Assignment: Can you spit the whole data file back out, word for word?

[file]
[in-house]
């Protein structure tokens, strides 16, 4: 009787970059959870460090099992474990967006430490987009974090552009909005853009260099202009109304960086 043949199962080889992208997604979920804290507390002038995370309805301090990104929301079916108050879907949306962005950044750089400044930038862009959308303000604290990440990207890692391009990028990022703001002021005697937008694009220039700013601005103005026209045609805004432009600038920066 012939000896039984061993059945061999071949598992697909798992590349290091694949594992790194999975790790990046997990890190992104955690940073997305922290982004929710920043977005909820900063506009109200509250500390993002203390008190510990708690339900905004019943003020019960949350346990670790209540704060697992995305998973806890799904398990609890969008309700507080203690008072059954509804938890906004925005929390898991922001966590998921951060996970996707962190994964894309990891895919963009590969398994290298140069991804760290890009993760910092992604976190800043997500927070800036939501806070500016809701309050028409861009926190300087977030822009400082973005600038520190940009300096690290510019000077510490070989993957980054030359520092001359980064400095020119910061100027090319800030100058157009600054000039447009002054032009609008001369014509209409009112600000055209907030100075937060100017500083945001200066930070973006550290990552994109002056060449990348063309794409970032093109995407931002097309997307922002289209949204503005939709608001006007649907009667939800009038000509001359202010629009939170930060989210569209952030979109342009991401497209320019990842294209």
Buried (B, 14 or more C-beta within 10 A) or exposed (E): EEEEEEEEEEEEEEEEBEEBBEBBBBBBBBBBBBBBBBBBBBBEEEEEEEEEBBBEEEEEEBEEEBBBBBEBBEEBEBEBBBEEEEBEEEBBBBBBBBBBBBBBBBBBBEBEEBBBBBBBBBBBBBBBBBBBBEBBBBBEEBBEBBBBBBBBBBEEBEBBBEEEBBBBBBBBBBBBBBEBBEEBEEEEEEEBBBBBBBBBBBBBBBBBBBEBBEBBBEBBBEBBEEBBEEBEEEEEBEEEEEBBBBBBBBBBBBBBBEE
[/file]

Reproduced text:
[in-house]
């Protein structure tokens, strides 16, 4: 009787970059959870460090099992474990967006430490987009974090552009909005853009260099202009109304960086 043949199962080889992208997604979920804290507390002038995370309805301090990104929301079916108050879907949306962005950044750089400044930038862009959308303000604290990440990207890692391009990028990022703001002021005697937008694009220039700013601005103005026209045609805004432009600038920066 012939000896039984061993059945061999071949598992697909798992590349290091694949594992790194999975790790990046997990890190992104955690940073997305922290982004929710920043977005909820900063506009109200509250500390993002203390008190510990708690339900905004019943003020019960949350346990670790209540704060697992995305998973806890799904398990609890969008309700507080203690008072059954509804938890906004925005929390898991922001966590998921951060996970996707962190994964894309990891895919963009590969398994290298140069991804760290890009993760910092992604976190800043997500927070800036939501806070500016809701309050028409861009926190300087977030822009400082973005600038520190940009300096690290510019000077510490070989993957980054030359520092001359980064400095020119910061100027090319800030100058157009600054000039447009002054032009609008001369014509209409009112600000055209907030100075937060100017500083945001200066930070973006550290990552994109002056060449990348063309794409970032093109995407931002097309997307922002289209949204503005939709608001006007649907009667939800009038000509001359202010629009939170930060989210569209952030979109342009991401497209320019990842294209």
Buried (B, 14 or more C-beta within 10 A) or exposed (E): EEEEEEEEEEEEEEEEBEEBBEBBBBBBBBBBBBBBBBBBBBBEEEEEEEEEBBBEEEEEEBEEEBBBBBEBBEEBEBEBBBEEEEBEEEBBBBBBBBBBBBBBBBBBBEBEEBBBBBBBBBBBBBBBBBBBBEBBBBBEEBBEBBBBBBBBBBEEBEBBBEEEBBBBBBBBBBBBBBEBBEEBEEEEEEEBBBBBBBBBBBBBBBBBBBEBBEBBBEBBBEBBEEBBEEBEEEEEBEEEEEBBBBBBBBBBBBBBBEE